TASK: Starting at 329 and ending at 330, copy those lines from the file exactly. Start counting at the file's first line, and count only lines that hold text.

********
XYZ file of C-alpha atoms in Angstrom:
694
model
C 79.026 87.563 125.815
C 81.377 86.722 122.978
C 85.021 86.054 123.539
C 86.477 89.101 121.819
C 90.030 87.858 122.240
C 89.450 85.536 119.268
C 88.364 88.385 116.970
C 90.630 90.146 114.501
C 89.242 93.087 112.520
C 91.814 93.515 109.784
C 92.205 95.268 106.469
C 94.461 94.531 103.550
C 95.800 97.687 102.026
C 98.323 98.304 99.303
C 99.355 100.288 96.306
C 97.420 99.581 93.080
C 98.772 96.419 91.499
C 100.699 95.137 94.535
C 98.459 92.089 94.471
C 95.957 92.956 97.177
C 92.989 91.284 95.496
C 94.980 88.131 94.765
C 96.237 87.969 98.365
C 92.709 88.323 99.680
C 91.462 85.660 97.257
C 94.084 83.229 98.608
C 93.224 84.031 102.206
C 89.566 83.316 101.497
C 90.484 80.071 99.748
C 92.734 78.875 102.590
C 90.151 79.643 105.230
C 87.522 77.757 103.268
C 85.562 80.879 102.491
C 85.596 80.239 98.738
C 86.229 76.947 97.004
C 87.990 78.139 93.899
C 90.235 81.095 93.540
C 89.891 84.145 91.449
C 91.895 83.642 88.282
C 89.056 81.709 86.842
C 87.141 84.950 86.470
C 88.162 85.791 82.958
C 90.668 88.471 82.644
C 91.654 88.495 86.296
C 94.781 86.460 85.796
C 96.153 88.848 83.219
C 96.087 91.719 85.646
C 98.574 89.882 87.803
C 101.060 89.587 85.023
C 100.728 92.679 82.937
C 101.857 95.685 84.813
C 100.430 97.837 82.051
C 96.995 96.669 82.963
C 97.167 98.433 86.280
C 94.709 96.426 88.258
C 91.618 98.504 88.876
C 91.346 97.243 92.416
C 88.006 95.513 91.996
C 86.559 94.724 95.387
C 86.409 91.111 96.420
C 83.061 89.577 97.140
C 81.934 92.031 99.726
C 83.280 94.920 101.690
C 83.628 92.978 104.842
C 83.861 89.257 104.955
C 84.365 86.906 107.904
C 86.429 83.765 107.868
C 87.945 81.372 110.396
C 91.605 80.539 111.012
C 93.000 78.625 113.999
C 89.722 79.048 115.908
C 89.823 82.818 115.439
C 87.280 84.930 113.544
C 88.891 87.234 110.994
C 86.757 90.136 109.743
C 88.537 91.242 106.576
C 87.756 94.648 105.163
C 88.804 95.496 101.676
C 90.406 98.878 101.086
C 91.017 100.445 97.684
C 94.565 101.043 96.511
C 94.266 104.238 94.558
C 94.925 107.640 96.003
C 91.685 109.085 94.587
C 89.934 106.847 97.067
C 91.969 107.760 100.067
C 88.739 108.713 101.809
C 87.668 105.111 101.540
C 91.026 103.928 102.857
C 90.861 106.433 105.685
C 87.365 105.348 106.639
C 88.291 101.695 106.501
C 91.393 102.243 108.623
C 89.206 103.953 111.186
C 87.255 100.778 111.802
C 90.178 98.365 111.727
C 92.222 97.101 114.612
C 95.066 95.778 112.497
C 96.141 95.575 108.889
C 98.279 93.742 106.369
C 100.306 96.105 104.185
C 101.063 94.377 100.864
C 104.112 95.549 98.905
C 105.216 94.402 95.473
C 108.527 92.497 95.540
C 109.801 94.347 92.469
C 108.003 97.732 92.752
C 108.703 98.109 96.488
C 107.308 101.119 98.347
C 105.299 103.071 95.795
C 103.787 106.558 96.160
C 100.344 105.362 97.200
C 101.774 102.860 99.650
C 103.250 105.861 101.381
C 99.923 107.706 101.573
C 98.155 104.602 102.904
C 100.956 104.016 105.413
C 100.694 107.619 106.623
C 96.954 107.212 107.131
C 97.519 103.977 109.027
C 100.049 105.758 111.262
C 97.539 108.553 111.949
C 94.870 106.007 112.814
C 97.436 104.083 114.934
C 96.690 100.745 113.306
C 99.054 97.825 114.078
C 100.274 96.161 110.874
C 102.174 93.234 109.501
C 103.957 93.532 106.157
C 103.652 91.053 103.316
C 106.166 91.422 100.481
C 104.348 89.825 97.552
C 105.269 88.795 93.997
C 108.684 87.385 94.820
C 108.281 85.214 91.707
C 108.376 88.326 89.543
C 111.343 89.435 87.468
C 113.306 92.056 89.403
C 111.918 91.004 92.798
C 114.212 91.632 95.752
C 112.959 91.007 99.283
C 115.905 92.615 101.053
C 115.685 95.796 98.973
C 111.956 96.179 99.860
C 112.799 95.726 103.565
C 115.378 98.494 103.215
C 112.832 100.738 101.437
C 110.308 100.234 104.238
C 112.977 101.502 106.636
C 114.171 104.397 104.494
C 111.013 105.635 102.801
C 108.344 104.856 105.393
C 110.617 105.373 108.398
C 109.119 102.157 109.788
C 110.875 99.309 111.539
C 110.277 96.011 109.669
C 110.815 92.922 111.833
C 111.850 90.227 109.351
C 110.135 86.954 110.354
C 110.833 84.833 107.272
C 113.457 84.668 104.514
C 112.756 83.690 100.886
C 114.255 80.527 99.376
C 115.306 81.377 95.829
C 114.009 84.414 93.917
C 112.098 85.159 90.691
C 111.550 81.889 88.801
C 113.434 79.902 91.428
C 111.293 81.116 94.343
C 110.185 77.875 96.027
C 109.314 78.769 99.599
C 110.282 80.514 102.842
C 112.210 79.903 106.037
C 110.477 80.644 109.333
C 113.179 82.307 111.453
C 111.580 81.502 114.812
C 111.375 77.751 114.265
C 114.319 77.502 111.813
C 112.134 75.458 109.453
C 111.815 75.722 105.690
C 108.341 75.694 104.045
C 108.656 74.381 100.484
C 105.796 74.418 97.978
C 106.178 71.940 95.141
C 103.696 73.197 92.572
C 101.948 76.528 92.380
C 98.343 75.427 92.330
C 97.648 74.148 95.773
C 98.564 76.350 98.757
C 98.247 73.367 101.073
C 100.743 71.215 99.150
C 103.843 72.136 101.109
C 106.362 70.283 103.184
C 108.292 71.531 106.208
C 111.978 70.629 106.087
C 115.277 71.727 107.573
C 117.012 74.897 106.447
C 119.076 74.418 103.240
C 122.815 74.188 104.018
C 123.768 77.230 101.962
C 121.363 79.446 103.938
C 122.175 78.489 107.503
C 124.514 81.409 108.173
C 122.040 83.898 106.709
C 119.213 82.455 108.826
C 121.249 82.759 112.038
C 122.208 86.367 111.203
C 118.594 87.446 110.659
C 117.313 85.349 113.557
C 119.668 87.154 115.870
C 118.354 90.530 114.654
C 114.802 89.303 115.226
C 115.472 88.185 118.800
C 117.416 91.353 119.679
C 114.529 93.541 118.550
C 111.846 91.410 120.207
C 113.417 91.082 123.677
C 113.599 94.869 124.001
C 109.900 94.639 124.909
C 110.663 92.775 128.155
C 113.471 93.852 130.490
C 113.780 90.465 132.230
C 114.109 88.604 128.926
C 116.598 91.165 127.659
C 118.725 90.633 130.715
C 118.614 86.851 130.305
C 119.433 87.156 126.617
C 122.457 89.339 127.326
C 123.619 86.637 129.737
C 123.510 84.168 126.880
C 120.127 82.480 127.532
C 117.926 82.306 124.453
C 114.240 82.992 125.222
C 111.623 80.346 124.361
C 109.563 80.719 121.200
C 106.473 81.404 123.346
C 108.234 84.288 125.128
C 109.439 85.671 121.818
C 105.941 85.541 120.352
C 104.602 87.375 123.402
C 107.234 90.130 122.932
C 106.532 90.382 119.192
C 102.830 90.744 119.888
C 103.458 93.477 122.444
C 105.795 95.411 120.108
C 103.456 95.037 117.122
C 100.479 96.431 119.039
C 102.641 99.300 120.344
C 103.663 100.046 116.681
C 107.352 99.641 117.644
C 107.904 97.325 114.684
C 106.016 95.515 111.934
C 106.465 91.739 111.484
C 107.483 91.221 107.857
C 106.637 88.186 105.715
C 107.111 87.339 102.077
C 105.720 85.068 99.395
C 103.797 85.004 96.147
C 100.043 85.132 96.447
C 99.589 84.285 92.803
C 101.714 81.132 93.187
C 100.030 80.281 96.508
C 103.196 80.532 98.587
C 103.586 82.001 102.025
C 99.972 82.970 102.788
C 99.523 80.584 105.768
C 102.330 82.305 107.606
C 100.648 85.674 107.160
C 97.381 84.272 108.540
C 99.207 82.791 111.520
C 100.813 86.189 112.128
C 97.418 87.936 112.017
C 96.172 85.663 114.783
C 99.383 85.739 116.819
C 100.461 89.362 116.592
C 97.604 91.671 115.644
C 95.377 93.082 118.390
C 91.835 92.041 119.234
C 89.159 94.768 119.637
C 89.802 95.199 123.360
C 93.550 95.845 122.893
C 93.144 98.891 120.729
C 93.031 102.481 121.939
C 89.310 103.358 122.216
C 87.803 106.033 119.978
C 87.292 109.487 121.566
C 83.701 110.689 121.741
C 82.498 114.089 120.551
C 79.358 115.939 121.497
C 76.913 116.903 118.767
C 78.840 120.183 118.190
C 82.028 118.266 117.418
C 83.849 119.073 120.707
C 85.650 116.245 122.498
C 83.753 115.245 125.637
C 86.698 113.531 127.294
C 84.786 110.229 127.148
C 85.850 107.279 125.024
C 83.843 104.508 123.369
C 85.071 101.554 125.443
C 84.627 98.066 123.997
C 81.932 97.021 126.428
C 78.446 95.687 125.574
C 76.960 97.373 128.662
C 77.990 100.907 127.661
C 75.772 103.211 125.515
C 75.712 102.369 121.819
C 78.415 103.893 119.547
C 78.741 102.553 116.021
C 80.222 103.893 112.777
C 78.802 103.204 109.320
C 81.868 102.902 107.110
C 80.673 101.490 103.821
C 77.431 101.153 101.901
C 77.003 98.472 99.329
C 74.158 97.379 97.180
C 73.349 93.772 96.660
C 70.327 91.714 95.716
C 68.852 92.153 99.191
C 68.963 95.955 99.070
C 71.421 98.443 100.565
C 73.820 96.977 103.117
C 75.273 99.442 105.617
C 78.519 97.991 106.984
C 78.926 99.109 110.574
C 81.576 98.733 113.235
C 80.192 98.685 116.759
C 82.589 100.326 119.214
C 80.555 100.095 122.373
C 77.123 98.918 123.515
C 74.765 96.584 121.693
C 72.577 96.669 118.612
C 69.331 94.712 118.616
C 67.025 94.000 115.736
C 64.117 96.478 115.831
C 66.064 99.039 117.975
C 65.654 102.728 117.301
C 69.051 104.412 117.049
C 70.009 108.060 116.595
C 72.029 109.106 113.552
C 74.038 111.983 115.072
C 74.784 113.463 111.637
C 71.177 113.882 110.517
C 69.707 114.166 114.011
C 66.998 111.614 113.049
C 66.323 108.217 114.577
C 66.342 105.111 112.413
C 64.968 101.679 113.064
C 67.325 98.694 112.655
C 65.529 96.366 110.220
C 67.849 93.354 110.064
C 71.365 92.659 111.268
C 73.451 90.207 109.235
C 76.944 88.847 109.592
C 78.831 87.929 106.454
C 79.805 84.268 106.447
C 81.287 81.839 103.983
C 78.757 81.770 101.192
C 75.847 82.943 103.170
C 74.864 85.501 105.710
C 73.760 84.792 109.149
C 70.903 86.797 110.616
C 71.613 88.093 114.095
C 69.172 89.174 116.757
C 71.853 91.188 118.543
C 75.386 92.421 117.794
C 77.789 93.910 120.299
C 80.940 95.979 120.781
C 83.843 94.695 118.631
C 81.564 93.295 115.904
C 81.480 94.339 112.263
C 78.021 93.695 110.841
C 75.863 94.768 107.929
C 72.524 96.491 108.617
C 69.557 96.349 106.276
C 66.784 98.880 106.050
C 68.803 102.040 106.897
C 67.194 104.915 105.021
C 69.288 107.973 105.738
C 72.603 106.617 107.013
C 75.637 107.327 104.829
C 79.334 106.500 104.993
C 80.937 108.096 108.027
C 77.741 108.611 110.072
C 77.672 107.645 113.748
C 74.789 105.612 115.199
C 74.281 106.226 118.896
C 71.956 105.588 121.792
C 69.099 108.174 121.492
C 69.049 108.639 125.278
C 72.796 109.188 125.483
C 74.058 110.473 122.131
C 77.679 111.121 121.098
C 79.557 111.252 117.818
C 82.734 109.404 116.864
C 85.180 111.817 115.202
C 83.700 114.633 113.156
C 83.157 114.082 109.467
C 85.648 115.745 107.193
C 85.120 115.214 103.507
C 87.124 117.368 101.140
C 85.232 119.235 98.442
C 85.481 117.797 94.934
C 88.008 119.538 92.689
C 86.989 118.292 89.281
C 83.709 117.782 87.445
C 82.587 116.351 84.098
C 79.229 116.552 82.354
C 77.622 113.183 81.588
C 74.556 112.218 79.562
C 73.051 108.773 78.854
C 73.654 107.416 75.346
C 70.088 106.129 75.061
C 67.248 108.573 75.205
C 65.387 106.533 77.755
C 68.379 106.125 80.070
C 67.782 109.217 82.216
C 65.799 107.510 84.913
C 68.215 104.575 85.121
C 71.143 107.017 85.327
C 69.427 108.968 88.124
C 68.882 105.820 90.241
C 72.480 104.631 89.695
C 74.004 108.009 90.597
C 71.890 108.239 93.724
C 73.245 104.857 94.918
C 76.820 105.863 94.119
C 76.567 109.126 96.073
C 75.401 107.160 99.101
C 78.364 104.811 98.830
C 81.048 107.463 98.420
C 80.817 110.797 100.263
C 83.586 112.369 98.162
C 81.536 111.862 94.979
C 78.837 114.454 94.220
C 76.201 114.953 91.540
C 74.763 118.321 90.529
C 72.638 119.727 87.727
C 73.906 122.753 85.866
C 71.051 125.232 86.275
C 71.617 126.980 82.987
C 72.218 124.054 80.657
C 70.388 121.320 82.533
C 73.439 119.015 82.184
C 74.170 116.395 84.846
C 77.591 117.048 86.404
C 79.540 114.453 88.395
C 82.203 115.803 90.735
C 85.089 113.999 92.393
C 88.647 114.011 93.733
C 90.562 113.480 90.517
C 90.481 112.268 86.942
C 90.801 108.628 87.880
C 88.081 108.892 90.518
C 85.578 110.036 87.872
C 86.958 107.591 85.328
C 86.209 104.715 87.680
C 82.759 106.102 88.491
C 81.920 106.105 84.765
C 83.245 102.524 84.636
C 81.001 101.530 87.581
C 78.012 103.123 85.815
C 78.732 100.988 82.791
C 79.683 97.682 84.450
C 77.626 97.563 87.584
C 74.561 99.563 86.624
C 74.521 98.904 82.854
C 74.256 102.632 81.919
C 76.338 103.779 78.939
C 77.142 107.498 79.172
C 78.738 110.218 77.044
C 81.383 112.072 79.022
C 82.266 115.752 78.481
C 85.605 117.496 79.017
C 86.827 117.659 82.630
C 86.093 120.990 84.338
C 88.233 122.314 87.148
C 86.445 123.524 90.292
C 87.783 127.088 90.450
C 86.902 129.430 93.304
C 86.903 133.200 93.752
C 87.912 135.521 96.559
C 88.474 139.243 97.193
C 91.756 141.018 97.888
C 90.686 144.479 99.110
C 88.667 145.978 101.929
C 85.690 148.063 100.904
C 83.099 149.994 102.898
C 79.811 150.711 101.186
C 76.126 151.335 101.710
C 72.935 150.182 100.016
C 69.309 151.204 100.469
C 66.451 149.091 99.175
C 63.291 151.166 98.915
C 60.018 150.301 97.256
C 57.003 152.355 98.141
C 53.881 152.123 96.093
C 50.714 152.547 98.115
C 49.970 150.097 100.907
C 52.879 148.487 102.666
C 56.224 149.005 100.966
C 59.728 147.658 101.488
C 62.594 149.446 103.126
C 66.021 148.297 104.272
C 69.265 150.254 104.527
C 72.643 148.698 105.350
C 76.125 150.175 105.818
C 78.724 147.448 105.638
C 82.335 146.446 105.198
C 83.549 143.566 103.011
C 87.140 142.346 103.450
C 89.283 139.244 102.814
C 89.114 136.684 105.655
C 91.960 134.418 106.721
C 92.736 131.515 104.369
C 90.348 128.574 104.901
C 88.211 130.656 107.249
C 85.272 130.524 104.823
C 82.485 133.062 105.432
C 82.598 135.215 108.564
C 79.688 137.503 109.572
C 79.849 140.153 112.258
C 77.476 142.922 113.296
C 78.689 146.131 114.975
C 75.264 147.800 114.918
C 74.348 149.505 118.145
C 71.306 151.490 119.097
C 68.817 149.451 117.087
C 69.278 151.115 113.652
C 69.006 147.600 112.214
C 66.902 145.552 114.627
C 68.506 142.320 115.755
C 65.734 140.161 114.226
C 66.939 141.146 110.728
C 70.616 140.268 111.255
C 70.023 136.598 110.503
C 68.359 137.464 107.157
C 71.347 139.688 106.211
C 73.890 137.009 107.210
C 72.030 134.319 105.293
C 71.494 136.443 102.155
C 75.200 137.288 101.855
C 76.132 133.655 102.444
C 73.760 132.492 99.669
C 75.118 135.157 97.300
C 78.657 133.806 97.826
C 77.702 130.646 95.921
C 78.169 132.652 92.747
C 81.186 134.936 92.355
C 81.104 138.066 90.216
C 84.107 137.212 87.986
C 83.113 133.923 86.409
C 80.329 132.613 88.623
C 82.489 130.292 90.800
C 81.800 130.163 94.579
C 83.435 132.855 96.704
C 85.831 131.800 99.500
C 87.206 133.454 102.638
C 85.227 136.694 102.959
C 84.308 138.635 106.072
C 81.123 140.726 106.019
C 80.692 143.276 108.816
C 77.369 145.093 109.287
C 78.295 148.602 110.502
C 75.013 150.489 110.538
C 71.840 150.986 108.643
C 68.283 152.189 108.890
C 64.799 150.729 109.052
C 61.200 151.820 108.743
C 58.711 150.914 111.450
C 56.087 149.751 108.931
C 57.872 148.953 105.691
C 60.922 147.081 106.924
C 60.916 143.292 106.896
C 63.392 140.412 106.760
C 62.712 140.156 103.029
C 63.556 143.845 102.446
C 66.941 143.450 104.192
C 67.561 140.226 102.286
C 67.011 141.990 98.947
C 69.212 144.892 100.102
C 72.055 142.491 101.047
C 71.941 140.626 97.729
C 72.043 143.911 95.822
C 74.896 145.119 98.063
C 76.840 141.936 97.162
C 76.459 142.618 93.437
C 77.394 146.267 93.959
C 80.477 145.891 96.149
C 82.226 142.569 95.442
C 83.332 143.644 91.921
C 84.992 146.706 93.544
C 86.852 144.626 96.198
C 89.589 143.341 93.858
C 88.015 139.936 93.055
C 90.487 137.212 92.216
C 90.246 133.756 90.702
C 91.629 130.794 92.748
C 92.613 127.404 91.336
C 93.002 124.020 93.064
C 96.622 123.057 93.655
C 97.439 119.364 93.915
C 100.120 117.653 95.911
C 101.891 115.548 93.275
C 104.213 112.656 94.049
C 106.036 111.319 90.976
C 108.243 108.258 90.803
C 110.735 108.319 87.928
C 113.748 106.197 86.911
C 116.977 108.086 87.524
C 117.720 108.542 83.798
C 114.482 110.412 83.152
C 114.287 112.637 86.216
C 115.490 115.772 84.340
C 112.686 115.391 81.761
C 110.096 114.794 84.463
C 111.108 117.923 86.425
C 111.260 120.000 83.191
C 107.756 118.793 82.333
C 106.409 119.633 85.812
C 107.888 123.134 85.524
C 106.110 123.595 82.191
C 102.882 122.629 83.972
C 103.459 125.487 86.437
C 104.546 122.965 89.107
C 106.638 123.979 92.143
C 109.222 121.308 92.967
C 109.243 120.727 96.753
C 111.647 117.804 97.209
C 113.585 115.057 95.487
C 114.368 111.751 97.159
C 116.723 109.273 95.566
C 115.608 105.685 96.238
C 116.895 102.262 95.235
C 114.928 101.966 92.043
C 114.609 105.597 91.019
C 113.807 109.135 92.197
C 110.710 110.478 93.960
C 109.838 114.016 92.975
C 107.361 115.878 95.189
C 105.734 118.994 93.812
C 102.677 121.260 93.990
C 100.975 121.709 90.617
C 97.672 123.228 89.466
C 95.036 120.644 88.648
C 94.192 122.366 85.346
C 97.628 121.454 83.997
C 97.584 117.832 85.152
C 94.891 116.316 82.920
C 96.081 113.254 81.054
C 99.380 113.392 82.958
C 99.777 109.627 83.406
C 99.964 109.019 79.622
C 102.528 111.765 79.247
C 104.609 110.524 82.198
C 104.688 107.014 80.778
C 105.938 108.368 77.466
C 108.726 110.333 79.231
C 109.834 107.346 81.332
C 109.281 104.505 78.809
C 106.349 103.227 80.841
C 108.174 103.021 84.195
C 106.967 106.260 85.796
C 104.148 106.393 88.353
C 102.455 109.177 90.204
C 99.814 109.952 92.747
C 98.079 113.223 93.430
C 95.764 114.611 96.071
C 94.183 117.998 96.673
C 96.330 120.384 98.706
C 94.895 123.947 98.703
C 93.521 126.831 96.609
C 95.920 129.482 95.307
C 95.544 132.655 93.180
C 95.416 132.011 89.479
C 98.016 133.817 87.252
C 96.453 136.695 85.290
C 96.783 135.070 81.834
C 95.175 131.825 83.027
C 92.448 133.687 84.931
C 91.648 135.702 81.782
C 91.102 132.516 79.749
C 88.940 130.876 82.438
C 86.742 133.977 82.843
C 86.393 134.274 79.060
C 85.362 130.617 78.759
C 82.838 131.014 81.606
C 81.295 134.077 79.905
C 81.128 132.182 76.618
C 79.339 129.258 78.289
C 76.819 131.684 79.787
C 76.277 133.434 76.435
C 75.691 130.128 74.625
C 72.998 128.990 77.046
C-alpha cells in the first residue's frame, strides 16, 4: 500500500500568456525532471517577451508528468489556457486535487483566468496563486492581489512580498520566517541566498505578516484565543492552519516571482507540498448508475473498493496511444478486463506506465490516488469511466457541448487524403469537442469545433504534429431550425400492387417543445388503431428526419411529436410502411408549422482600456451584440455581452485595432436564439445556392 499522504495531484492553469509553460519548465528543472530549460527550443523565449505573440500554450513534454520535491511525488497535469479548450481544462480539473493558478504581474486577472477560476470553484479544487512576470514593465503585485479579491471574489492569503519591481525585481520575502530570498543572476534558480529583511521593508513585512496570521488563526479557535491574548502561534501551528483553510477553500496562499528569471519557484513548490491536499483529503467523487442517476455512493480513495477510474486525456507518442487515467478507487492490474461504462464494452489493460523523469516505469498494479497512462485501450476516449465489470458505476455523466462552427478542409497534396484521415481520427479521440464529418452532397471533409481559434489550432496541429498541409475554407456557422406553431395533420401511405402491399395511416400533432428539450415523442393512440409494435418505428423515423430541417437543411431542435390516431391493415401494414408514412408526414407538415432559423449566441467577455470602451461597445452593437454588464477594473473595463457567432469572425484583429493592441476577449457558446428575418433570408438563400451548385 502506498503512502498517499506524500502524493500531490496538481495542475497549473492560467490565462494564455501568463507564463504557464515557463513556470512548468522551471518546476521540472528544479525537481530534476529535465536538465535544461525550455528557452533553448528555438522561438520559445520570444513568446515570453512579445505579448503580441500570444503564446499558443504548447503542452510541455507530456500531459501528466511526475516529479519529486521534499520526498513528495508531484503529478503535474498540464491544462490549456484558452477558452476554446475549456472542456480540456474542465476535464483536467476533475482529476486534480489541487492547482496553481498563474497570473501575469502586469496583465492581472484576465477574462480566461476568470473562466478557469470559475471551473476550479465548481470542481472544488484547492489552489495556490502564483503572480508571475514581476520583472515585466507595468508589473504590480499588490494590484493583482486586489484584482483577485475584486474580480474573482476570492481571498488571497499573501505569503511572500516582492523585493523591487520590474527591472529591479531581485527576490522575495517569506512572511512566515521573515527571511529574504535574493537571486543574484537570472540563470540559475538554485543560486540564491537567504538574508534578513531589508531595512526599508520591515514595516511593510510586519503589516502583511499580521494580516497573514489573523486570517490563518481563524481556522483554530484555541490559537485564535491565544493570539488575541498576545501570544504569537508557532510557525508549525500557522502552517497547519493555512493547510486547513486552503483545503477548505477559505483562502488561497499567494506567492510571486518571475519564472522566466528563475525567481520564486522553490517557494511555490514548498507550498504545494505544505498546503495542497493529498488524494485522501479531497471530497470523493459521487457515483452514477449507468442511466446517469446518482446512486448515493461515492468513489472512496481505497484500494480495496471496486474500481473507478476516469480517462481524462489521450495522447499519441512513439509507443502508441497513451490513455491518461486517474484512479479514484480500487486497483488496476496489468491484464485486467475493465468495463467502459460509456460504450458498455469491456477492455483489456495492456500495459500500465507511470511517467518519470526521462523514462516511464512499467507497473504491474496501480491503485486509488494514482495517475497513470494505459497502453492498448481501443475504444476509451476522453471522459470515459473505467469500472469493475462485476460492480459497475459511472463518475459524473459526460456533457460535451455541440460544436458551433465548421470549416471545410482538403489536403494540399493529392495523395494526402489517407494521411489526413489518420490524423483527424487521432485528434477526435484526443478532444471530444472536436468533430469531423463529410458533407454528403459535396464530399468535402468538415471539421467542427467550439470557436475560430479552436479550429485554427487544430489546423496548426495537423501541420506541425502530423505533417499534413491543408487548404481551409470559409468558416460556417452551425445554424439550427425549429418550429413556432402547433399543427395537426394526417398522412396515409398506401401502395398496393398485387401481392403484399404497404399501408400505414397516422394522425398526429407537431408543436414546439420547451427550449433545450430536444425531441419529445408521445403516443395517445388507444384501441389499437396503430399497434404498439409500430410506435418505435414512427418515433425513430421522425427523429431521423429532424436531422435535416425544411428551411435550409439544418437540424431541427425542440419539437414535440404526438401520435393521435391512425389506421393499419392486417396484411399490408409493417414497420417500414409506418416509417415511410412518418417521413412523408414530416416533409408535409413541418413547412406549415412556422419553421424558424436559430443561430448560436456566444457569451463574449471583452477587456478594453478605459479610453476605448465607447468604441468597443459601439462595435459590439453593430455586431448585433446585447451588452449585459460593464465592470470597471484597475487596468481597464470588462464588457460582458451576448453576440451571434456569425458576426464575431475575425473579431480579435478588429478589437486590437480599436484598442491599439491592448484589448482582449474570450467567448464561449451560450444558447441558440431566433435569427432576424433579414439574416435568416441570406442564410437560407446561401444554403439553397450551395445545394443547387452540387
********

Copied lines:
C 81.576 98.733 113.235
C 80.192 98.685 116.759